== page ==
'This season, the stakes really have never been higher... for all of our guys,' co-showrunner Andrea Newman tells ET.
The jam-packed season opener, titled "Hold on Tight," finds Stella Kidd (Miranda Rae Mayo) and Kelly Severide’s (Taylor Kinney) honeymoon interrupted by a dangerous person from their past. Meanwhile, Kidd’s former academy classmate, Sam Carver (Jake Lockett), joins the team at 51, setting up a tense reunion for the duo. On the romantic front, Sylvie Brett (Kara Killmer) and Violet Mikami (Hanako Greensmith) reflect on their complicated relationships -- for Brett, with Casey, and for Violet, with Hawkins and Gallo.
"The great thing about a show that goes on as long as we have is that you get to chart the growth of these characters and move beyond the parameters that you put on them in season 1," executive producer/co-showrunner Derek Haas tells ET. "He's a playboy, she's tight. He's a daredevil, she's can't handle things all that well. But when you get to go this long you get to see, 'Oh no, no, wait.' All of those things that happened before have made her into the character that she is. All the past transgressions that he had have forged him into a greater character than he was before."
"Those are the things in season 11 you're going to get to see," he continued. "Severide is not the guy he was since seasons 1 through 5. Brett is very different than she was when she was bawling her eyes out after a crazy paramedic call. She's stronger than she's ever been. That's not to say that Severide and Kidd are going to be any less hot than they were."
Executive producer/co-showunner Andrea Newman echoed Haas' sentiment, confirming that marriage has not dulled Kidd and Severide's heat.
"Yeah, somehow they've gotten more hot," she adds. "We were talking about the fact they both had terrible role model marriages in front of them from their own parents. They're creating a totally different kind of relationship model and marriage than anything we've seen before. And it's really, there's a ton of heat to it and they're just getting sexier and more intense with each other in this new dynamic."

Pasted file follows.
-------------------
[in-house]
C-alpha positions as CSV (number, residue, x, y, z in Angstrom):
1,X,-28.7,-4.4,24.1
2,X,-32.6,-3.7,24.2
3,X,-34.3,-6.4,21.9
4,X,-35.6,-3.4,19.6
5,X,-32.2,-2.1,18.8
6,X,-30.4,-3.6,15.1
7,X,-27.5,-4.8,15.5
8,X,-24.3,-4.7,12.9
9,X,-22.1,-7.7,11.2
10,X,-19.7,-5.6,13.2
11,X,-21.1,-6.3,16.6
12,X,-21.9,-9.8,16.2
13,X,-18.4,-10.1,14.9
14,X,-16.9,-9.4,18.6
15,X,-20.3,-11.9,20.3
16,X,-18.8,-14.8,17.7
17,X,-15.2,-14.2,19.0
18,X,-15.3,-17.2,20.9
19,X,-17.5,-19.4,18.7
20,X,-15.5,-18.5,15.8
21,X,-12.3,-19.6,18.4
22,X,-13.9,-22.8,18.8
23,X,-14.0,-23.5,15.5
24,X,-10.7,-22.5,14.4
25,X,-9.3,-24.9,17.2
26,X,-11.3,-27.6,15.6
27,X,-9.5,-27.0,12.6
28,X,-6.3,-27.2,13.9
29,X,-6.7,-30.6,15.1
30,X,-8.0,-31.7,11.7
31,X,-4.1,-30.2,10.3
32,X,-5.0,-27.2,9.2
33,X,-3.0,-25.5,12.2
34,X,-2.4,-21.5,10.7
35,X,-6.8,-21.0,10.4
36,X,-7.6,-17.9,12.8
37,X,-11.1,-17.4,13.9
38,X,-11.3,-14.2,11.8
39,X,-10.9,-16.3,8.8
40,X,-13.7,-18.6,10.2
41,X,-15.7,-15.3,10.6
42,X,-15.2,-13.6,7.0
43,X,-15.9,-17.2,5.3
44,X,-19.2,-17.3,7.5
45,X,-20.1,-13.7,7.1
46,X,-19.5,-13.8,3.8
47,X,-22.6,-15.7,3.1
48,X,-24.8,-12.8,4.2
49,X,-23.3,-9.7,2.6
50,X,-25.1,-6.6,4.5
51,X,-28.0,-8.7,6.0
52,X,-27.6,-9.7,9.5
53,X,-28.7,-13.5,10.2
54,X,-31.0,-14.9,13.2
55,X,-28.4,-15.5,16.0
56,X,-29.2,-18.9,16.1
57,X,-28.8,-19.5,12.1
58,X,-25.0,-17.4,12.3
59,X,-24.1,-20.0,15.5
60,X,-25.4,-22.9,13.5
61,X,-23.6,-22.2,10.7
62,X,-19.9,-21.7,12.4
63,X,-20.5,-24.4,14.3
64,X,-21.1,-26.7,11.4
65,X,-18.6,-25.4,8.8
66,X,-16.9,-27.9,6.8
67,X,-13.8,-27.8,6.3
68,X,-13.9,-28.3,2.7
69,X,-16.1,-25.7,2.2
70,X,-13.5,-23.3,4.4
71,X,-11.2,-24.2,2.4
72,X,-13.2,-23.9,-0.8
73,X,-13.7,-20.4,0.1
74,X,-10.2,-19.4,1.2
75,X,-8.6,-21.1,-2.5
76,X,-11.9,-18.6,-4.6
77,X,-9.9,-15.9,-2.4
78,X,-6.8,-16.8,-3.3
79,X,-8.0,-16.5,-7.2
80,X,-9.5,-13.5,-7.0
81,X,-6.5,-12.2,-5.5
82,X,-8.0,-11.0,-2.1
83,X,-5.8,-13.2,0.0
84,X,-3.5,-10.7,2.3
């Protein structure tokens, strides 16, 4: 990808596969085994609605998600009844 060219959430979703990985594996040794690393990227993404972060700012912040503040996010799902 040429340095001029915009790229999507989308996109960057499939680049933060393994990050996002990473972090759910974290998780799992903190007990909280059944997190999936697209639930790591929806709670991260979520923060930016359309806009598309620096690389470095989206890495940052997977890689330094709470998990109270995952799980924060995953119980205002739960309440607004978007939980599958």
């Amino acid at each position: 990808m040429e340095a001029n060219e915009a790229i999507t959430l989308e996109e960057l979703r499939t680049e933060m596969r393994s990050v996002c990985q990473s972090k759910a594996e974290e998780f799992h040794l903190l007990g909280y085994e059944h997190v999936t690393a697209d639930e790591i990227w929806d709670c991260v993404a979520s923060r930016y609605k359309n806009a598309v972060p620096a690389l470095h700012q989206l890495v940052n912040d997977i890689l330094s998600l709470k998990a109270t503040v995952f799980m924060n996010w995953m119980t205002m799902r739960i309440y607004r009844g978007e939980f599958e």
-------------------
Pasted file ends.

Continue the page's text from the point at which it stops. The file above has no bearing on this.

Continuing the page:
Reaching season 11, the producers note, means the characters that fans have come to know and love for over a decade have deepened and evolved, many of them entering new phases in their lives as they navigate marriage, new loves, career promotions and, in some cases, heartbreak.
"This season, the stakes really have never been higher in a lot of ways for all of our guys," Newman teases. "The only way to pull through when that kind of tragedy strikes is to lean on each other. Our guys are our family, as we always say. And that's how they make it through, being supported by each other."
"I'm so excited about the first half of this season because as scripts come in and then as episodes come in, you just get super, super excited," Haas says, pointing to episode 4 -- written by Newman -- as a highlight of the first half of the season, calling it "the best script I've seen in 11 years on the show." "It really had everything that we do when we do it right, which is real emotion and real stakes forged onto these characters that you've come to know and love over all this time. [Episode] No. 4 is an epic one."
Newman, in turn, called out the fifth episode, which is Chicago Fire's Halloween hour, as an equally entertaining one. "We have the stakes of [Chief] Boden wanting to pull off the best haunted house ever at 51," she says. "Episode 5 is awesome Halloween-ness."
Chicago Fire premieres Wednesday, Sept. 21 at 9 p.m. ET/PT on NBC.